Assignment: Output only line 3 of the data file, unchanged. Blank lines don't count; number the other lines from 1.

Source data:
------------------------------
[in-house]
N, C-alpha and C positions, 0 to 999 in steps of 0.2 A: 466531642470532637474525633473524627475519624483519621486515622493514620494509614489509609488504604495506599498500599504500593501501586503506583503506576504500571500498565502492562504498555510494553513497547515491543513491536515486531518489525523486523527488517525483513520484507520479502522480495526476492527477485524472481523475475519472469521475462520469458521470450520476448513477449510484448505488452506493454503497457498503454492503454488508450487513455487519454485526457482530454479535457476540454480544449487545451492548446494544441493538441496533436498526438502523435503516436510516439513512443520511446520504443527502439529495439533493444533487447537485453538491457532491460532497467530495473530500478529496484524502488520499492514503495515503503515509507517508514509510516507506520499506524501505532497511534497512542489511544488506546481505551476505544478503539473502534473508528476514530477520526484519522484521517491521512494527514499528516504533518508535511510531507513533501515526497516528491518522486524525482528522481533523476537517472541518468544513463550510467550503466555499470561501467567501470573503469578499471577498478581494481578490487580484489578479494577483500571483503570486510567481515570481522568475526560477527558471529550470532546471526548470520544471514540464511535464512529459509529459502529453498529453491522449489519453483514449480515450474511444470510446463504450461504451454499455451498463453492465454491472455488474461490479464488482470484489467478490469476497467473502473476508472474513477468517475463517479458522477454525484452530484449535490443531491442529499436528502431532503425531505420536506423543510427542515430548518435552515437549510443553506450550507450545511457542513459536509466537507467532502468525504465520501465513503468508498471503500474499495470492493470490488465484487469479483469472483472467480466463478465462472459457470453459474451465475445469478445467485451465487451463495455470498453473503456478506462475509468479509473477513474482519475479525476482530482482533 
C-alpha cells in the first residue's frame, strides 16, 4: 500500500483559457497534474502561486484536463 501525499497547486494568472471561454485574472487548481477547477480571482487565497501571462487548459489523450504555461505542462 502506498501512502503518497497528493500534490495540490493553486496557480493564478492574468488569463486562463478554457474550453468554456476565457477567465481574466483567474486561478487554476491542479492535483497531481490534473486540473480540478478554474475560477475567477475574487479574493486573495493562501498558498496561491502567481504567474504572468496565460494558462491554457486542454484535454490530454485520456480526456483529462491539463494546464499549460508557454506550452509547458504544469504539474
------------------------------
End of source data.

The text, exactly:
C-alpha cells in the first residue's frame, strides 16, 4: 500500500483559457497534474502561486484536463 501525499497547486494568472471561454485574472487548481477547477480571482487565497501571462487548459489523450504555461505542462 502506498501512502503518497497528493500534490495540490493553486496557480493564478492574468488569463486562463478554457474550453468554456476565457477567465481574466483567474486561478487554476491542479492535483497531481490534473486540473480540478478554474475560477475567477475574487479574493486573495493562501498558498496561491502567481504567474504572468496565460494558462491554457486542454484535454490530454485520456480526456483529462491539463494546464499549460508557454506550452509547458504544469504539474